In some cases, the workers of the child development department themselves identified children whose families’ income was severely hit amid the lockdown. Ankur (goes by the first name), who was working as a cleaner in a factory in Okhla Phase-3, said he is out of work since last year. He said last month, when some officials of the department visited their neighbourhood in Jahangirpuri, the family had nothing to feed their two daughters aged three and five. “They not only provided us with dry ration and some supplementary nutrition but also enrolled my two daughters in an anganwadi,” he said.

Senior officials said the increased enrolment in the programme was also because of the enhanced efforts of officials and workers engaged in these projects. “During the pandemic, maximum efforts have been taken to enhance the outreach services and make the workers serve the needs of vulnerable children in a holistic manner, including having knowledge of children at risk. Massive training exercises were undertaken to sensitise all our workers to identify and help vulnerable children, children in need, and orphaned children,” said a woman and child development department official.

The department trained 11,248 field functionaries between January to May on various themes such as special needs of children, children’s health and nutrition, pre-school education, various child-related acts, and protecting children from any form of physical or mental abuse during the pandemic.

According to the latest data collected by the Delhi Commission for Child Rights Protection (DCPCR), at least 1,436 children lost either one or both their parents to Covid-19. Of them, 59 children lost both parents, 467 lost their mother while 910 lost their father.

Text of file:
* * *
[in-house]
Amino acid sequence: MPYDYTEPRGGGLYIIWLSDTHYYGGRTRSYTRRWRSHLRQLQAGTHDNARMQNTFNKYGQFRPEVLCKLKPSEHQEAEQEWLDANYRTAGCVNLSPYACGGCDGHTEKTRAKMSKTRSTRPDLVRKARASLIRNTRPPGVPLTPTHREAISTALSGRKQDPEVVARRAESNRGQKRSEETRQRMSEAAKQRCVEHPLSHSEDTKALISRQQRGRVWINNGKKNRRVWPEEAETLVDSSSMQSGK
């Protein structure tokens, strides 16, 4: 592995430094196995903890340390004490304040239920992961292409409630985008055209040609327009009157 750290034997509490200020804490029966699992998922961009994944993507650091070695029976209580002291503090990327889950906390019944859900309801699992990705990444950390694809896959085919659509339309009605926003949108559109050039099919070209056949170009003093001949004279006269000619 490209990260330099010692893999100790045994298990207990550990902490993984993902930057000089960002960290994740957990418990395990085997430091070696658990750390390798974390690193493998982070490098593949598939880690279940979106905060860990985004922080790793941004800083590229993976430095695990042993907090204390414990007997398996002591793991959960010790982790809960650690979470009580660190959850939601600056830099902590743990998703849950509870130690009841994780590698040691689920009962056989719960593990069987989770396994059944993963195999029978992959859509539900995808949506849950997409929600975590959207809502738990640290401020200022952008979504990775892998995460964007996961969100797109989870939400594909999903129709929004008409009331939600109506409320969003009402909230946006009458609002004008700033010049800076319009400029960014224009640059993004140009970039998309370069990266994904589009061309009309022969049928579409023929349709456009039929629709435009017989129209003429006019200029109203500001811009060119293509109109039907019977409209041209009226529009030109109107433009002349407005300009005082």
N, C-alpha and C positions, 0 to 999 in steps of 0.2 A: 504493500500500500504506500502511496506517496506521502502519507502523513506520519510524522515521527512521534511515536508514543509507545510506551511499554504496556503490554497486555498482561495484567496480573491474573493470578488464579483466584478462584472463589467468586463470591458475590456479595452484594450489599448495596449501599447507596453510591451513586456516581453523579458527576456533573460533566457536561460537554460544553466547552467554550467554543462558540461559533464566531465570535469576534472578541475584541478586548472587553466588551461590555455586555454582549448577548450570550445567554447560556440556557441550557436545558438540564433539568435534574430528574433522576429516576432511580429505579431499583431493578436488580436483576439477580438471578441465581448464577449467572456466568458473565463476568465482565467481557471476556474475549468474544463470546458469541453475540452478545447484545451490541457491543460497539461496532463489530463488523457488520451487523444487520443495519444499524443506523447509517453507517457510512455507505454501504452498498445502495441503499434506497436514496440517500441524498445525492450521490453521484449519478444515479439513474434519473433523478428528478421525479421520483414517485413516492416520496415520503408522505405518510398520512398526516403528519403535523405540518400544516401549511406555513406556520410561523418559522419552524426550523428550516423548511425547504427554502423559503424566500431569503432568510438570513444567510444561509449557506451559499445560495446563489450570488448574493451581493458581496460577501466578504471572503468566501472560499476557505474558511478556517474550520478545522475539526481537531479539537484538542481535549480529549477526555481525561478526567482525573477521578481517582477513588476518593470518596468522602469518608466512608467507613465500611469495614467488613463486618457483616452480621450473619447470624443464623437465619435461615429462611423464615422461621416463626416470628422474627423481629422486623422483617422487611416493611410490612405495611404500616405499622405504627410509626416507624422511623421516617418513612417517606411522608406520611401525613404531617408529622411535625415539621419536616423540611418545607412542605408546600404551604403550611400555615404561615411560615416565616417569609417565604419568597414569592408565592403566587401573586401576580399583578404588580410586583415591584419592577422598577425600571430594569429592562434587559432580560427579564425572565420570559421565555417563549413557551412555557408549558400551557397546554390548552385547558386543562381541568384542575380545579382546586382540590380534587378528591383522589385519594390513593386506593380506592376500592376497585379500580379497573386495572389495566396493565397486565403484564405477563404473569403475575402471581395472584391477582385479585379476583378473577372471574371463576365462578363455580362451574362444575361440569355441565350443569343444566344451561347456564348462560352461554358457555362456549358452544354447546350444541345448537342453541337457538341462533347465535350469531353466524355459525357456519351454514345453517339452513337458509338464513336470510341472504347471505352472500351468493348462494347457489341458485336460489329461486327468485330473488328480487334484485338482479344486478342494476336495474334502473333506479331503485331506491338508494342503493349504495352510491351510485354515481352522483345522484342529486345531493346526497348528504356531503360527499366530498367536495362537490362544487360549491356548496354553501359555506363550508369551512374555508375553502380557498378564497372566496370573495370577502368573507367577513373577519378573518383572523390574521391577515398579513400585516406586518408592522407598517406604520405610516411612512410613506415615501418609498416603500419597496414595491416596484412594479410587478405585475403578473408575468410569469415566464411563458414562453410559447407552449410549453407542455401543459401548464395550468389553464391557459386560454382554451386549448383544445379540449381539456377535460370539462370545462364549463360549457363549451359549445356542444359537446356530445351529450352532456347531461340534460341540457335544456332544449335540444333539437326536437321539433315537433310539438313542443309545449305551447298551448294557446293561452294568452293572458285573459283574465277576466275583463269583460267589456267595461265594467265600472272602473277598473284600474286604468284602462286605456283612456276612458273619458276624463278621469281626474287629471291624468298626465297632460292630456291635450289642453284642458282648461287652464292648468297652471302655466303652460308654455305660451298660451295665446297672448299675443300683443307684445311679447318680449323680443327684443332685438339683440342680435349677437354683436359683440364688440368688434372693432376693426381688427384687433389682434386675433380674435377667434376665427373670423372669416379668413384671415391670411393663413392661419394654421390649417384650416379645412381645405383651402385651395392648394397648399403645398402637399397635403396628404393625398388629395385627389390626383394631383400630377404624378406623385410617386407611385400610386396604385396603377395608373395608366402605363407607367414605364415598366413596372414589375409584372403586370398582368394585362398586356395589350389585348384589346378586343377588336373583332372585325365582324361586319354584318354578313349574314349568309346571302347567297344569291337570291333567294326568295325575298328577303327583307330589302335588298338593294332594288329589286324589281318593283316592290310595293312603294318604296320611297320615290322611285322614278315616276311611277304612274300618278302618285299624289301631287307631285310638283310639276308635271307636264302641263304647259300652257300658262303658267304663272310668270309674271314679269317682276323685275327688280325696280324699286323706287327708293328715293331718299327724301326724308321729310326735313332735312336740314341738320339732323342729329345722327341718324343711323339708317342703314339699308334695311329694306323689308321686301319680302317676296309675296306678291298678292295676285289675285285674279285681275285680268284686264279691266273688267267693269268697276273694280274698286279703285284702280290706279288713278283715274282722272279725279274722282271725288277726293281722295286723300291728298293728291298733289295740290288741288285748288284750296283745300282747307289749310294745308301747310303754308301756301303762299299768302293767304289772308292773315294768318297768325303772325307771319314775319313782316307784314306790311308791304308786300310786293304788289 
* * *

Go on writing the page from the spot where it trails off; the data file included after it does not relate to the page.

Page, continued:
The anganwadi workers were also asked to call on helpline number 1098 to report about any children in distress. Officials said the number receives around 500 calls every day. For instance, on May 31, the helpline number received 634 calls, of which 45 were related to Covid-19 or the lockdown. Apart from this, the other dedicated helpline number - 9311551393 - for information about children who need any help or support received at least 2,800 calls as on June 1, data showed.

The Delhi government, in its budget 2021-22 presented in March, announced setting up of 500 Saheli Samanvay Kendras (SSKs) for better outreach to vulnerable women and children. Of the 500, about 101 such SSKs have been made operational as of now. Dr. Rashmi Singh, director of the women and child development department, said SSKs have emerged as emergency response centres catering to women whose livelihood and socio-economic condition have been hit by the pandemic and the lockdown.

“Distribution of additional relief, ration, health supplies, raising awareness on vaccine and other issues related to the Covid-19 is taking place through these centres that are located in densely populated areas which are low on resources and where a large number of migrant workers have settled,” she said.

Meanwhile, civil society organisations in Delhi, said the number of enrolment in the ICDS scheme is still low as compared to the population of the national capital. Amrita Johri of Delhi Rozi Roti Adhikar Abhiyan said, “Income of families has been severely hit amid this second wave due to two reasons. First, the loss of jobs following the lockdown and, second, the unexpected health crisis that had unfolded around us. Many families, who were earning 20,000-30,000 a month, lost all their savings in arranging Covid resources for their loved ones. If we consider this all, the number of enrolment in the ICDS scheme is still low in Delhi.”

“The number of families hit this year was also high. While last year, the number of SOS calls for ration was in thousands, this time, amid the second lockdown, we have received over 1.5 lakh such calls. Hence, more effort needs to be taken to enrol every child and woman in distress under the scheme,” she added.